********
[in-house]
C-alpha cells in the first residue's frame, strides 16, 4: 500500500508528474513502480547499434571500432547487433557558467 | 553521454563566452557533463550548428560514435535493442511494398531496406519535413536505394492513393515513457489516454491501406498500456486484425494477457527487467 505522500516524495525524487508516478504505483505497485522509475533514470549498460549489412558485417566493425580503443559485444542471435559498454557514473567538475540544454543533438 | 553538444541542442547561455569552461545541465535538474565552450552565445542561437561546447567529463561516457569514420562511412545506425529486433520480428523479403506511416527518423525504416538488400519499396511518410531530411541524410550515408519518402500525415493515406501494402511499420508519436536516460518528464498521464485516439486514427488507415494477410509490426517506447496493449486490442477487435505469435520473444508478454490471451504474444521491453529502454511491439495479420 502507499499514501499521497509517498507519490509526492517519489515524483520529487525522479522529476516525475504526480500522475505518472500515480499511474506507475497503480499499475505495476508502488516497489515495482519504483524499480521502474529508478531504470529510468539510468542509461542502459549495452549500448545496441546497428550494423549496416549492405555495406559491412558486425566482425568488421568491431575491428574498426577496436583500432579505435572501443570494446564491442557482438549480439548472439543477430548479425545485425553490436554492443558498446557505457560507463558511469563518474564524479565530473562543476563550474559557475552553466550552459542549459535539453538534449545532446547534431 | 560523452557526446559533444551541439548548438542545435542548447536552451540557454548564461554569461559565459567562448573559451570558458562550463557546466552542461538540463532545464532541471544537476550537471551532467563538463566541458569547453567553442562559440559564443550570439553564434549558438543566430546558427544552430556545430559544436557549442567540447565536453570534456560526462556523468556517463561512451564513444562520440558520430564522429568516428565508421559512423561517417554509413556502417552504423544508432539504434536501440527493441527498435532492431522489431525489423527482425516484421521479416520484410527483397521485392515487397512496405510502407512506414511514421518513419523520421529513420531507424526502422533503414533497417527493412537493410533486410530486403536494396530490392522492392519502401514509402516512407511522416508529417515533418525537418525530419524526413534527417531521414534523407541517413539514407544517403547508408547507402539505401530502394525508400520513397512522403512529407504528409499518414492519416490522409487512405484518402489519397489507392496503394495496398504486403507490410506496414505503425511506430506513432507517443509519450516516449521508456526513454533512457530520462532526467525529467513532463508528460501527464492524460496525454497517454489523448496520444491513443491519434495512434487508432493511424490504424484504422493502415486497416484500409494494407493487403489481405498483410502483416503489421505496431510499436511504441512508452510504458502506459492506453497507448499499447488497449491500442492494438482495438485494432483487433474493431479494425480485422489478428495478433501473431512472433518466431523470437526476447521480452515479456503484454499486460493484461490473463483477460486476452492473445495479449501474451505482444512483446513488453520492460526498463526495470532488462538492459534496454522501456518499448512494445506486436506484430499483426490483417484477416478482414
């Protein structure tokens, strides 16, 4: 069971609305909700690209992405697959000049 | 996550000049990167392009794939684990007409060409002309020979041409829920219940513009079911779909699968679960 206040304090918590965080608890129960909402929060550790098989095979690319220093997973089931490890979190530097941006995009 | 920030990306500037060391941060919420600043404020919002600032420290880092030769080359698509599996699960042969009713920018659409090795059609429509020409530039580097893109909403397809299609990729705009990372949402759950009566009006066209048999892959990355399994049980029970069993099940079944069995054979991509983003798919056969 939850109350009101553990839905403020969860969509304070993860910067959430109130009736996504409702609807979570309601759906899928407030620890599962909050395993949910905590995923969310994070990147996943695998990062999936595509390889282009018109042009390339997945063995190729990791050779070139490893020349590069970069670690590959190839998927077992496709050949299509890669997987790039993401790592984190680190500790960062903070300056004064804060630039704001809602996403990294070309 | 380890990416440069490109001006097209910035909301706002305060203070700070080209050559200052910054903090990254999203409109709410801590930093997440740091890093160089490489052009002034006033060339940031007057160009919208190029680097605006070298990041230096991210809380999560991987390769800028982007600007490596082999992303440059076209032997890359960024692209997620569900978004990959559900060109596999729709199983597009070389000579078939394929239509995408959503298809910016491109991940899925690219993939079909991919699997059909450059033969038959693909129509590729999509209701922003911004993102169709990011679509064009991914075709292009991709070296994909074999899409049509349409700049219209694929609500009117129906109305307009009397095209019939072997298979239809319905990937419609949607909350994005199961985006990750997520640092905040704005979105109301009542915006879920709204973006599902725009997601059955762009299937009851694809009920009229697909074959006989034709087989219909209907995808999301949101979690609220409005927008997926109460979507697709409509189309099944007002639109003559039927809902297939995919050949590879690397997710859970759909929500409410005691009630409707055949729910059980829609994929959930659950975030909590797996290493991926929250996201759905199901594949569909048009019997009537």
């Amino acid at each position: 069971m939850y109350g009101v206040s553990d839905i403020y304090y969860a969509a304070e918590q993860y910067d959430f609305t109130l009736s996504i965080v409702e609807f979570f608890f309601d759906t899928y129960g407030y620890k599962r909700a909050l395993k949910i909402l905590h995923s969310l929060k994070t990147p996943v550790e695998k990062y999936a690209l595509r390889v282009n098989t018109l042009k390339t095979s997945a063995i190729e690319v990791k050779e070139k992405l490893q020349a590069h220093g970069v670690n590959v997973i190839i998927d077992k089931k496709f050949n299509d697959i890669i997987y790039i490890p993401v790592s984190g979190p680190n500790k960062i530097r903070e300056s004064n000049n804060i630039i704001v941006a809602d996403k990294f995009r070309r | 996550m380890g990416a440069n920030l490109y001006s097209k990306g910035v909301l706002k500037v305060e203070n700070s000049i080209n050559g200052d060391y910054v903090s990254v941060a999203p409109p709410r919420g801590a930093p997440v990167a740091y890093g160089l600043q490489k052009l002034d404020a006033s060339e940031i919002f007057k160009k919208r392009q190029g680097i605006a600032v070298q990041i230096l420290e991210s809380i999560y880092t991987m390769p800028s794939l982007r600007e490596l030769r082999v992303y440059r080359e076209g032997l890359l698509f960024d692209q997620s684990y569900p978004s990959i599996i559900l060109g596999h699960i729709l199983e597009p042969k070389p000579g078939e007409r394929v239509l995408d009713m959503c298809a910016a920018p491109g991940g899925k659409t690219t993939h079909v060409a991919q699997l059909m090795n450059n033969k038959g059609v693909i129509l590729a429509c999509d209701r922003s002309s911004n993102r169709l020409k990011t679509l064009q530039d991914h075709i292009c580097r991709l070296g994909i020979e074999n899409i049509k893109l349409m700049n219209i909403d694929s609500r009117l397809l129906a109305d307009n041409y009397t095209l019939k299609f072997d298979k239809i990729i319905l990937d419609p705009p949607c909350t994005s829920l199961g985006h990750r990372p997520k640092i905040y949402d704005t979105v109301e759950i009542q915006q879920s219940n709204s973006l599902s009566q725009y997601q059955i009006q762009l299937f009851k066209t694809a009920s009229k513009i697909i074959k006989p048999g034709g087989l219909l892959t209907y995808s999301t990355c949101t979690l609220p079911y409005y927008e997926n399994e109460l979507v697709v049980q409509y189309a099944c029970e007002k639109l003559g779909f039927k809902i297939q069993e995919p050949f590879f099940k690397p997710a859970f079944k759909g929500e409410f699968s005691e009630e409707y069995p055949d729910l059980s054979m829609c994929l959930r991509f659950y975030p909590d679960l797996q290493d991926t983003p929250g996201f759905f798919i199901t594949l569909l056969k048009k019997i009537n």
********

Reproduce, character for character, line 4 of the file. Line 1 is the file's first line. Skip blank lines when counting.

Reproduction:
């Amino acid at each position: 069971m939850y109350g009101v206040s553990d839905i403020y304090y969860a969509a304070e918590q993860y910067d959430f609305t109130l009736s996504i965080v409702e609807f979570f608890f309601d759906t899928y129960g407030y620890k599962r909700a909050l395993k949910i909402l905590h995923s969310l929060k994070t990147p996943v550790e695998k990062y999936a690209l595509r390889v282009n098989t018109l042009k390339t095979s997945a063995i190729e690319v990791k050779e070139k992405l490893q020349a590069h220093g970069v670690n590959v997973i190839i998927d077992k089931k496709f050949n299509d697959i890669i997987y790039i490890p993401v790592s984190g979190p680190n500790k960062i530097r903070e300056s004064n000049n804060i630039i704001v941006a809602d996403k990294f995009r070309r | 996550m380890g990416a440069n920030l490109y001006s097209k990306g910035v909301l706002k500037v305060e203070n700070s000049i080209n050559g200052d060391y910054v903090s990254v941060a999203p409109p709410r919420g801590a930093p997440v990167a740091y890093g160089l600043q490489k052009l002034d404020a006033s060339e940031i919002f007057k160009k919208r392009q190029g680097i605006a600032v070298q990041i230096l420290e991210s809380i999560y880092t991987m390769p800028s794939l982007r600007e490596l030769r082999v992303y440059r080359e076209g032997l890359l698509f960024d692209q997620s684990y569900p978004s990959i599996i559900l060109g596999h699960i729709l199983e597009p042969k070389p000579g078939e007409r394929v239509l995408d009713m959503c298809a910016a920018p491109g991940g899925k659409t690219t993939h079909v060409a991919q699997l059909m090795n450059n033969k038959g059609v693909i129509l590729a429509c999509d209701r922003s002309s911004n993102r169709l020409k990011t679509l064009q530039d991914h075709i292009c580097r991709l070296g994909i020979e074999n899409i049509k893109l349409m700049n219209i909403d694929s609500r009117l397809l129906a109305d307009n041409y009397t095209l019939k299609f072997d298979k239809i990729i319905l990937d419609p705009p949607c909350t994005s829920l199961g985006h990750r990372p997520k640092i905040y949402d704005t979105v109301e759950i009542q915006q879920s219940n709204s973006l599902s009566q725009y997601q059955i009006q762009l299937f009851k066209t694809a009920s009229k513009i697909i074959k006989p048999g034709g087989l219909l892959t209907y995808s999301t990355c949101t979690l609220p079911y409005y927008e997926n399994e109460l979507v697709v049980q409509y189309a099944c029970e007002k639109l003559g779909f039927k809902i297939q069993e995919p050949f590879f099940k690397p997710a859970f079944k759909g929500e409410f699968s005691e009630e409707y069995p055949d729910l059980s054979m829609c994929l959930r991509f659950y975030p909590d679960l797996q290493d991926t983003p929250g996201f759905f798919i199901t594949l569909l056969k048009k019997i009537n």